• Rahul Rao, On StatuesThe Disorder of Things blog (April 2 2016). Beginning at the University of Cape Town with a (successful) campaign to remove a statue of Cecil Rhodes that dominated the entrance to the university, Rhodes Must Fall has grown into much broader movement which seeks, as its Oxford website outlines, ‘to decolonise the institutional structures  and physical space in Oxford and beyond’ including the ‘structures of knowledge production that continue to mould a colonial mindset that dominates our present’. In this thoughtful piece Rahul Rao (Senior Lecturer in Politics at SOAS) writes about statues, who needs them, and the politics of their removal, not just in Oxford and Cape Town, but also in Iraq and India.

In the UK Higher Education sector talk of specialisation is in the air.

In June results were released of the pilot study for U-Multirank, the European Commission funded new universities benchmarking tool. Contending that existing rankings are too exclusively orientated towards research, it instead aims to make comparisons based on the stated interests and priorities of its users, thereby placing an explicit emphasis on diversification.

Meanwhile, the authors of the University of Plymouth’s HEFCE funded Enterprising Universities Project have argued that the marketised nature of the sector means that institutions will need to differentiate themselves by focusing on what makes them distinctive. Those that offer popular courses will have to do so ‘vertically’ – via league table positions or differential fees – but universities that move into emerging territory can do so ‘horizontally’ – by offering courses or experiences not available elsewhere.

And now the release of the HE white paper includes incentives that seem likely to push some post-92 universities down the path of boutique education.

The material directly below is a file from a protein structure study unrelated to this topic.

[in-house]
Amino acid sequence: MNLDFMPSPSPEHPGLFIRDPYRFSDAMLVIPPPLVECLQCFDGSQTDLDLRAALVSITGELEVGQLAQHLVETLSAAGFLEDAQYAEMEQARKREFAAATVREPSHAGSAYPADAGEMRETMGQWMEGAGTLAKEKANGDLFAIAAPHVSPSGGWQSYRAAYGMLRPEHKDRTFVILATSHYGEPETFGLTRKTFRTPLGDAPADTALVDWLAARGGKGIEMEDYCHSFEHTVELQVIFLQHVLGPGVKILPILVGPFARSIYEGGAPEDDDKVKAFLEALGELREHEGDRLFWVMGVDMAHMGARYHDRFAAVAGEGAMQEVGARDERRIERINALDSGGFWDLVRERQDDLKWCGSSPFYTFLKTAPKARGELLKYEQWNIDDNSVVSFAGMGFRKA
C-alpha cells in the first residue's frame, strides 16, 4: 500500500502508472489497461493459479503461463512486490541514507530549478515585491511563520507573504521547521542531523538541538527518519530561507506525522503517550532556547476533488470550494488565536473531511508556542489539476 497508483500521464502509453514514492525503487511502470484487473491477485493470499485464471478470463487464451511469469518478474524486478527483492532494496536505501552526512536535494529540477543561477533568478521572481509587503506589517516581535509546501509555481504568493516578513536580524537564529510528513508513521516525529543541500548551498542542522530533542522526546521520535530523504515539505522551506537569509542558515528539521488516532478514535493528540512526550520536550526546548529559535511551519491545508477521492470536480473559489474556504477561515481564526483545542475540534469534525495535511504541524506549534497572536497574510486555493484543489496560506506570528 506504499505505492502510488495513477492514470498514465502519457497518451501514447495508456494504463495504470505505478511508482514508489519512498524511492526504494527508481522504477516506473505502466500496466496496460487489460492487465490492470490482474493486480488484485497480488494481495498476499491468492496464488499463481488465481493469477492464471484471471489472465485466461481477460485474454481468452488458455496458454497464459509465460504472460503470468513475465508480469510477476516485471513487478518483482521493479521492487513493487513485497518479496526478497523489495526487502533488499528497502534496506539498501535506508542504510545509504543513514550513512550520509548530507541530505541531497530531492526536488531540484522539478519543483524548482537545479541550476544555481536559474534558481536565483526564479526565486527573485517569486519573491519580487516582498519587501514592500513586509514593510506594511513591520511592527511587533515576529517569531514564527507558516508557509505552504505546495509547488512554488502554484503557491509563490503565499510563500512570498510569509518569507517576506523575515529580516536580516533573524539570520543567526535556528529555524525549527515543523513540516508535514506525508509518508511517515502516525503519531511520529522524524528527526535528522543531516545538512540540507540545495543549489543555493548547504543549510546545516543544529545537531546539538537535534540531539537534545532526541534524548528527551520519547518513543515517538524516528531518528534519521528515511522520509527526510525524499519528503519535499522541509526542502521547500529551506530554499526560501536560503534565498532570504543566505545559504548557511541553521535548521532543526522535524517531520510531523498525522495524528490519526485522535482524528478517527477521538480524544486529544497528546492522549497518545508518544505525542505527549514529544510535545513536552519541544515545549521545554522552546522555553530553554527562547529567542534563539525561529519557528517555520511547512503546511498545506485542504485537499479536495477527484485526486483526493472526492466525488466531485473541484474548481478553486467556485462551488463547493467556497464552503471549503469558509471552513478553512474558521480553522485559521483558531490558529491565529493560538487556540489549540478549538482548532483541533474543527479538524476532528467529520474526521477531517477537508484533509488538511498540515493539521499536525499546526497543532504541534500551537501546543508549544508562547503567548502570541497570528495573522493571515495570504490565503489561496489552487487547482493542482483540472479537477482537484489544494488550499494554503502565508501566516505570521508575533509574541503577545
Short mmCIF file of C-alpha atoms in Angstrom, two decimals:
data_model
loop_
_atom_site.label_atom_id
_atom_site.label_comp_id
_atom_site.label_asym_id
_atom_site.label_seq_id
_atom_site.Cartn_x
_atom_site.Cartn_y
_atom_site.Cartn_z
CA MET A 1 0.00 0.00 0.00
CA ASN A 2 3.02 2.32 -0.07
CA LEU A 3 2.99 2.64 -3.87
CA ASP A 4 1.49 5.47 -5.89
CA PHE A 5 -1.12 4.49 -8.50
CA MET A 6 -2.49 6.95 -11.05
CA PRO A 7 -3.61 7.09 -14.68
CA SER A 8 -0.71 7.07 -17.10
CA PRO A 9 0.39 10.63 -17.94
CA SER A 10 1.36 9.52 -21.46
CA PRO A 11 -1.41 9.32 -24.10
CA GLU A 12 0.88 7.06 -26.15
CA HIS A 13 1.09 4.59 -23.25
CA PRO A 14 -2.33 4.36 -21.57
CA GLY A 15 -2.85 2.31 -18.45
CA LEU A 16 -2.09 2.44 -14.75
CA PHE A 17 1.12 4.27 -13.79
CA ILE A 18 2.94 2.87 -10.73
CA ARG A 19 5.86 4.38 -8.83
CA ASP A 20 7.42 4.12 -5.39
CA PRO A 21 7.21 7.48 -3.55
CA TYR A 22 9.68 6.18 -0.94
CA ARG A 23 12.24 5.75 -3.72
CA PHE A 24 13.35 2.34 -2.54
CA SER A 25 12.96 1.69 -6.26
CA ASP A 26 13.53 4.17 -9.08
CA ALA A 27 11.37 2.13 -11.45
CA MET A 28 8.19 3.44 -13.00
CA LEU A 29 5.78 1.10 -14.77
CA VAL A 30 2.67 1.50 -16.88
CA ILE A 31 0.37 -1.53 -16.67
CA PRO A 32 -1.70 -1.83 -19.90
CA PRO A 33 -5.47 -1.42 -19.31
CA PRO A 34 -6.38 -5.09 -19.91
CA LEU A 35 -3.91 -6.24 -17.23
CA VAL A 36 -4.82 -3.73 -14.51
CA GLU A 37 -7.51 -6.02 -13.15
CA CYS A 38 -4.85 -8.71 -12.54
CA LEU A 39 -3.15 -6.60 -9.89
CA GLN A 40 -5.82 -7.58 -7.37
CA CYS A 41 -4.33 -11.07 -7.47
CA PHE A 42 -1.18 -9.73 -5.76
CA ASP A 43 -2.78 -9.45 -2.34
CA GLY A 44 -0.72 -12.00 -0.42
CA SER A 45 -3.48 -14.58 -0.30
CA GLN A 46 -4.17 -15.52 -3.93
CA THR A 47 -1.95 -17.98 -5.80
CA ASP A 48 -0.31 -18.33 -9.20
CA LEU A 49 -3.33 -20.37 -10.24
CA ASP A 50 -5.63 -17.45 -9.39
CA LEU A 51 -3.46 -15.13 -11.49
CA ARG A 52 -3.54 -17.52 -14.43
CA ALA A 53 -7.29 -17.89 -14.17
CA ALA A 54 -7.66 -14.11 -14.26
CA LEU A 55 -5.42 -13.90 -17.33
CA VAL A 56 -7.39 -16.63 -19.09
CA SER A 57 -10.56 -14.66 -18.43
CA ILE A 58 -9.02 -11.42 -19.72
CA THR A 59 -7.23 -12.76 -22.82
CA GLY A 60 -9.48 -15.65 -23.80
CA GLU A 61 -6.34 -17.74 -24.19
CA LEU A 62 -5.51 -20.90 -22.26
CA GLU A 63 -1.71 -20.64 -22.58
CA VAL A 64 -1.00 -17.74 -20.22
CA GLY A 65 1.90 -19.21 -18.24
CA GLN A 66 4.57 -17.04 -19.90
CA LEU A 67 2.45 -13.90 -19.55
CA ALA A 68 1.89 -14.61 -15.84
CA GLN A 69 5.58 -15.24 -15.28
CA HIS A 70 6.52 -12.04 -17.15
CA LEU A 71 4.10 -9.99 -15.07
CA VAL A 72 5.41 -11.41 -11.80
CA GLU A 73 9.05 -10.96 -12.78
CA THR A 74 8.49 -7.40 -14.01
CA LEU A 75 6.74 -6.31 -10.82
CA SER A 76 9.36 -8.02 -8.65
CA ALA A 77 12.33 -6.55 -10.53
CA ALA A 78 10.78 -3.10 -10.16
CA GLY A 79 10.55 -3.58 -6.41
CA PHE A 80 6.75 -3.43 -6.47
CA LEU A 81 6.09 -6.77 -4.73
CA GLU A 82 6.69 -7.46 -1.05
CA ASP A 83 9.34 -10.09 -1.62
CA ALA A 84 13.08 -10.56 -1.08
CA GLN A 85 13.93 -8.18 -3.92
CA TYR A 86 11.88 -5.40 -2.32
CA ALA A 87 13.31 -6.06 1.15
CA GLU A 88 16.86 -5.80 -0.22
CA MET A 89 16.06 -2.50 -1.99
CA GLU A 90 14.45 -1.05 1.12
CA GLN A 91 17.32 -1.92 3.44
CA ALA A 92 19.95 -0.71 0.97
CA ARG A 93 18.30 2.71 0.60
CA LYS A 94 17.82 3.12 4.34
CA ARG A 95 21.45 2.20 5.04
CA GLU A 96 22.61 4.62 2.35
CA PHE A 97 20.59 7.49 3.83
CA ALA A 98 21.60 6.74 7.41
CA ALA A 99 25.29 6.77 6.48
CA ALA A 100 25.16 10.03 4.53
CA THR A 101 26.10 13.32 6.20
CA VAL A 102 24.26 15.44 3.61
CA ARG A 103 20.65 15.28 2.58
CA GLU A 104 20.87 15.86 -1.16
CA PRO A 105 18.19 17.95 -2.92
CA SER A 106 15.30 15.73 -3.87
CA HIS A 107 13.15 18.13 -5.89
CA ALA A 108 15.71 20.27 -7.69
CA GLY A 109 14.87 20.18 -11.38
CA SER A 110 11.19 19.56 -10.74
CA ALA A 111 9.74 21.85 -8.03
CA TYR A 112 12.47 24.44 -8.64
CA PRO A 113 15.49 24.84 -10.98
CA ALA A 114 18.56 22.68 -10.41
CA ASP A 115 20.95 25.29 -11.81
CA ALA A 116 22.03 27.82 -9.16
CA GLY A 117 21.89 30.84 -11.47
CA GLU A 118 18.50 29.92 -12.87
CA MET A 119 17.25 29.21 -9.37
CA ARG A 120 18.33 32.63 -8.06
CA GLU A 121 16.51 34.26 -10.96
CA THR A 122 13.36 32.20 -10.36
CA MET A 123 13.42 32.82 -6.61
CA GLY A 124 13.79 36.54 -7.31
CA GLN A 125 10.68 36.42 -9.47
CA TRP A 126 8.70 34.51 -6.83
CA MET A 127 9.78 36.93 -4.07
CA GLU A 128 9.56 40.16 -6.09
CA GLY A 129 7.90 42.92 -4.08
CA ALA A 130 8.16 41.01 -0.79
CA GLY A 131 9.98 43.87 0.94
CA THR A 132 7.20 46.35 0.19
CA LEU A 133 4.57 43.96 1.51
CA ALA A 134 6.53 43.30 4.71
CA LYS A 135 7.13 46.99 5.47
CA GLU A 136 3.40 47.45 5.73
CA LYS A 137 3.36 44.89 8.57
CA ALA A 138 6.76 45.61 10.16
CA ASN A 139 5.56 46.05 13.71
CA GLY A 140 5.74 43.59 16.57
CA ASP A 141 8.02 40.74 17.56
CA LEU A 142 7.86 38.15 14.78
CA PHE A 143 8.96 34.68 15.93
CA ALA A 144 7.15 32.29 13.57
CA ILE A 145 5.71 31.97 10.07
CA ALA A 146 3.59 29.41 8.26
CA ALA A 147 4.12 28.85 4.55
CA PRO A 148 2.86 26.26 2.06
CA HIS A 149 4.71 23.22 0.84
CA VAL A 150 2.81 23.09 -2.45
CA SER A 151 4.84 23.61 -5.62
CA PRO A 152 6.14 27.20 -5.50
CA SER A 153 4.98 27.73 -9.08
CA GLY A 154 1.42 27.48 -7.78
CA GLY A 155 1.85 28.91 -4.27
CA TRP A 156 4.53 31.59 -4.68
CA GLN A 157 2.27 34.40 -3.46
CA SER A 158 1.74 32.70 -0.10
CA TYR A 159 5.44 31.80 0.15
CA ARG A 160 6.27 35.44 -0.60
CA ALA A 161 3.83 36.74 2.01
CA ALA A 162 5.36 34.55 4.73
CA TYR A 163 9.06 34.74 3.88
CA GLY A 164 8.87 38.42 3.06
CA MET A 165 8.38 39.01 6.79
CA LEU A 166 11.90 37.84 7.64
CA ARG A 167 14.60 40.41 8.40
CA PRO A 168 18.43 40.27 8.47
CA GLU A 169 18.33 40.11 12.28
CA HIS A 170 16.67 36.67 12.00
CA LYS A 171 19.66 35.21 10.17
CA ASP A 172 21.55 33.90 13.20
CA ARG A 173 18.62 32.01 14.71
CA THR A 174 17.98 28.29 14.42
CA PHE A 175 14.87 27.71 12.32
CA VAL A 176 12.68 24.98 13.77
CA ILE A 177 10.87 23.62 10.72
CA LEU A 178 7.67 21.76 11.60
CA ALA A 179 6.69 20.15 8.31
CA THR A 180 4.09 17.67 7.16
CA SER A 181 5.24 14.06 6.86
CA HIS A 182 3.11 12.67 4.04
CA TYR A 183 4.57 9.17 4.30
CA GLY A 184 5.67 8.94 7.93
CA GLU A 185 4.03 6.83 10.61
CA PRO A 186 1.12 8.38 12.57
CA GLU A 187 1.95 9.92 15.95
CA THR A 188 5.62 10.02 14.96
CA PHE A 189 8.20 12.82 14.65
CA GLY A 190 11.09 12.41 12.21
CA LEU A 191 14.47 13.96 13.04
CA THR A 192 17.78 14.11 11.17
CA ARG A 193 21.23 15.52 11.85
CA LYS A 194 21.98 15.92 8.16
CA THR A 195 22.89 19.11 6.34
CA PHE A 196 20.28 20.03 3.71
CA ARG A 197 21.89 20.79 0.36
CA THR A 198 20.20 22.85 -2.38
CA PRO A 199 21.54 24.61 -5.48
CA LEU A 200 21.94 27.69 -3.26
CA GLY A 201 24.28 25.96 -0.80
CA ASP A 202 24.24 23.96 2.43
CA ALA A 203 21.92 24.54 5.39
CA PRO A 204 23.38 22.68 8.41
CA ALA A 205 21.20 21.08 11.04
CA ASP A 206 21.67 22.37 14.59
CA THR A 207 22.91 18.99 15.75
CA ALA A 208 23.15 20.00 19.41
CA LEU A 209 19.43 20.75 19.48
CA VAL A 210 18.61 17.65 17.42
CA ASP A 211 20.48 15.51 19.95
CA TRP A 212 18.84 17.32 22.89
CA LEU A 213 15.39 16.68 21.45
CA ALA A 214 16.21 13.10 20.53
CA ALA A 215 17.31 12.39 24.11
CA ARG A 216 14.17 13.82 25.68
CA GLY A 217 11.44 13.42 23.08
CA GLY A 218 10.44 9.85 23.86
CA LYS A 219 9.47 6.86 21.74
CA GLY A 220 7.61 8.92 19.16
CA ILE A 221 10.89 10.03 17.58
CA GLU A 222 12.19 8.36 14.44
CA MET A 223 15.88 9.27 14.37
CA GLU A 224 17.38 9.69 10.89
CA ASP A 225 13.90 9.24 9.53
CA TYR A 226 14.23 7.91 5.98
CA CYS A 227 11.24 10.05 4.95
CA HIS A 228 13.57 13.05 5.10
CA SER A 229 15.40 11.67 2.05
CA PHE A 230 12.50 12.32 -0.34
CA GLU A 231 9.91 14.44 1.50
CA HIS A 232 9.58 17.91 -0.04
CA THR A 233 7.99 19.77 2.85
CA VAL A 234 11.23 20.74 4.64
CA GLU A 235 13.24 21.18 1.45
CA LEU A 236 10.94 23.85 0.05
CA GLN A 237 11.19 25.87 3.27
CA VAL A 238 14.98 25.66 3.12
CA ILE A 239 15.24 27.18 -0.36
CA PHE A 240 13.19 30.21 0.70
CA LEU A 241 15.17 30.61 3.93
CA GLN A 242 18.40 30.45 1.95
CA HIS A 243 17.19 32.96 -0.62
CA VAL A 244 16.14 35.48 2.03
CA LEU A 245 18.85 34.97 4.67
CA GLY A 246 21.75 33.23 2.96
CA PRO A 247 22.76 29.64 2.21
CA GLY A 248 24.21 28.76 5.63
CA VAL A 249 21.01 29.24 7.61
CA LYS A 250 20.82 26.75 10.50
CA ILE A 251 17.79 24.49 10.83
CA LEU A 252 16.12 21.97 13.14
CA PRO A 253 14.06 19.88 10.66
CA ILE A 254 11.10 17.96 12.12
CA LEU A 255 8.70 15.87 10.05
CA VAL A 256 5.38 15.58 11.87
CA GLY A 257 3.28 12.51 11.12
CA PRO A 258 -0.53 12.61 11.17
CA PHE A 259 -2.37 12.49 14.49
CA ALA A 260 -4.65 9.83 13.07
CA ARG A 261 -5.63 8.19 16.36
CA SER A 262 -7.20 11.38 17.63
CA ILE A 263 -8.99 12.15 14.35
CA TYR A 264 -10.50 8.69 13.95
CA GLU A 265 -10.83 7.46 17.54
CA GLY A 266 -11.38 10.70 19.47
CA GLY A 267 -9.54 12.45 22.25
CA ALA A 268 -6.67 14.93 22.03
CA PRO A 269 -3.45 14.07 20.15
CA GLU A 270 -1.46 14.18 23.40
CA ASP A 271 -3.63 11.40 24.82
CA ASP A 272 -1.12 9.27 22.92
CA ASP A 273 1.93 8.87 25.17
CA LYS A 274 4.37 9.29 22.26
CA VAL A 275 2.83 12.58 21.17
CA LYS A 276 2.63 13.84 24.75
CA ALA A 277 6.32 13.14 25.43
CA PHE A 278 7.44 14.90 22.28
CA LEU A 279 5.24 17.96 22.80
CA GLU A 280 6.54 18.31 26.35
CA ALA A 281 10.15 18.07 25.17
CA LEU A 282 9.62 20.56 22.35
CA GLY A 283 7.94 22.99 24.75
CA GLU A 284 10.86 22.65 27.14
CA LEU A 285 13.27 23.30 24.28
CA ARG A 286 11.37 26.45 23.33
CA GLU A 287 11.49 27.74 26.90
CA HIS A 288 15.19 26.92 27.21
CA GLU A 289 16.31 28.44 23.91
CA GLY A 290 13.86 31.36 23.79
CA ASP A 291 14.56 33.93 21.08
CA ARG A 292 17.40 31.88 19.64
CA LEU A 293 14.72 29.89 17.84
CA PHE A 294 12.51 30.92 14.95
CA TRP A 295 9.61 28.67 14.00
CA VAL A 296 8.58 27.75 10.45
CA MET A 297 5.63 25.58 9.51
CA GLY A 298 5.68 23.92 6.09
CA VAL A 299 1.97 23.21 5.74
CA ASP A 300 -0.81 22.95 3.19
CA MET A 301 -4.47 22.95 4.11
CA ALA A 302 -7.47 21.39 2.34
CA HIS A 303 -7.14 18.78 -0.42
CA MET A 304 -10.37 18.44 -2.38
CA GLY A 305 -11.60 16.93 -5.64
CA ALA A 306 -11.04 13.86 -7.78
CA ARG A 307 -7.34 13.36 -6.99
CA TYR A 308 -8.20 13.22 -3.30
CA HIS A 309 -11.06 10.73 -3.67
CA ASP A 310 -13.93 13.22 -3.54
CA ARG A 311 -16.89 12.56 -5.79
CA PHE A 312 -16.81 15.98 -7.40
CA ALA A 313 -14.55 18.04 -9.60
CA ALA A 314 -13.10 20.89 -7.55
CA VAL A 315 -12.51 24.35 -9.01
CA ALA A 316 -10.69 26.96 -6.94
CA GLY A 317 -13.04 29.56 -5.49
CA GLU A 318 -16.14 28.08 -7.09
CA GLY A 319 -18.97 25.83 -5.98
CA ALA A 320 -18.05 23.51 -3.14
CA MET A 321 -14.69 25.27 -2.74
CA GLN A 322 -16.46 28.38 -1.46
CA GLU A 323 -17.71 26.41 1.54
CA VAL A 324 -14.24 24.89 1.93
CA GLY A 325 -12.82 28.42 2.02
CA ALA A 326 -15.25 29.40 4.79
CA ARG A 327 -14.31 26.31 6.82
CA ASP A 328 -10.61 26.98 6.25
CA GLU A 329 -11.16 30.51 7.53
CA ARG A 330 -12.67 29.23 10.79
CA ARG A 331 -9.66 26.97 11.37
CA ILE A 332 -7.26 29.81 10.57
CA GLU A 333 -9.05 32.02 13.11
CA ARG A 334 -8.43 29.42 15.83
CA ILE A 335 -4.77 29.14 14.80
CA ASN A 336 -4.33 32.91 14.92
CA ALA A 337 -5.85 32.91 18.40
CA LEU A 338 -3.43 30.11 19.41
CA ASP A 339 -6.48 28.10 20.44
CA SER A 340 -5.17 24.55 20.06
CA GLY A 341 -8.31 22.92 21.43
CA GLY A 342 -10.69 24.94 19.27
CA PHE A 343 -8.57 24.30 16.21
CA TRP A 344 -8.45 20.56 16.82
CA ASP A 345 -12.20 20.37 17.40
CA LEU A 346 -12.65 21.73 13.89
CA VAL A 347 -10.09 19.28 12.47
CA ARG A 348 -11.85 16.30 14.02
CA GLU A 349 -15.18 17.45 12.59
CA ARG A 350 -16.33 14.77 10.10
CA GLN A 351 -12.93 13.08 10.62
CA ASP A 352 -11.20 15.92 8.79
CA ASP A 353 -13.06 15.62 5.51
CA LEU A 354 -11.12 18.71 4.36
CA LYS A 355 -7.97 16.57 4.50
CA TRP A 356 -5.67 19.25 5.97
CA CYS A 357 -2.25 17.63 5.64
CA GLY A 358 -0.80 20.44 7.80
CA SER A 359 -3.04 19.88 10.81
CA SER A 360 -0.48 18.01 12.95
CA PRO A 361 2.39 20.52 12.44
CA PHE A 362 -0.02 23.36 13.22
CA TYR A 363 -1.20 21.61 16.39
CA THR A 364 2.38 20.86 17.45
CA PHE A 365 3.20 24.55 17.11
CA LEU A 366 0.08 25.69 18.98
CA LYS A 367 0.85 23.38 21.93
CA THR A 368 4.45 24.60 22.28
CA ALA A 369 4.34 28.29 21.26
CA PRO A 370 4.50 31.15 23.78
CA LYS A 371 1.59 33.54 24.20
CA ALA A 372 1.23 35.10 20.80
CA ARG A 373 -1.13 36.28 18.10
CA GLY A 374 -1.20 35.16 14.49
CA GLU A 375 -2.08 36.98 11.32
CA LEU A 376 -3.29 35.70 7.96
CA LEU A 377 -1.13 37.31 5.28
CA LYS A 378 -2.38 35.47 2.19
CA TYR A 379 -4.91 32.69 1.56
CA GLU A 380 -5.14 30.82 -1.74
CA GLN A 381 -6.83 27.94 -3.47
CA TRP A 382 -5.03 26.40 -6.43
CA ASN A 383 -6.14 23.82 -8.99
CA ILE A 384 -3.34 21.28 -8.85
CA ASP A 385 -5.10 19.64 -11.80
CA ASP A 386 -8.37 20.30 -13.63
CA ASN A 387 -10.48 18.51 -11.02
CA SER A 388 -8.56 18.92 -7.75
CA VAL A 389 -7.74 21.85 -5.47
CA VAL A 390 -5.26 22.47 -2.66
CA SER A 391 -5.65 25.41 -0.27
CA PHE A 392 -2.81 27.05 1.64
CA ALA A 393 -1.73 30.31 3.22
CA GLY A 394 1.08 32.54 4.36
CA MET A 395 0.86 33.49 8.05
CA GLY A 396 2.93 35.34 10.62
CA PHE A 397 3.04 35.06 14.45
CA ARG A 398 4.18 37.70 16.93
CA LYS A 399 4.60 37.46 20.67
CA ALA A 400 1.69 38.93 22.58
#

But this is not the first time ‘specialisation’ has been seen as the answer for troubled British universities. At the start of the twentieth century it was also held up by some as a solution to a number of issues that seem strangely familiar.

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‘We shall be in danger of making our Universities pale reflections of merely one side of English opinion … what we want are many institutions among which you may have faithful witnesses to unpopular truths and non-utilitarian studies.’

These words were not pronounced in the context of the dramatic changes reshaping English universities in 2011, but rather they were delivered in 1921 by Sir Michael Sadler, Vice-Chancellor of the University of Leeds, when the threat to universities seemed to come not from the retraction of government funding, but instead from its introduction.

For, in the wake of the First World War, the universities had found themselves under real financial strain. Emptied during the conflict, or turned over to the war effort, after its cessation large numbers of returned soldiers had flooded into them, demanding accommodation, teaching, and new approaches to both. With nowhere else to turn the exhausted universities looked to government to assist them, making new sorts of arguments about their contribution, not just to the war effort, but also to national life. However, though impelled towards state aid, they nonetheless feared the surrender of their independence, worried that government money might carry unacceptable conditions and compromise their autonomy. Read the rest of this entry »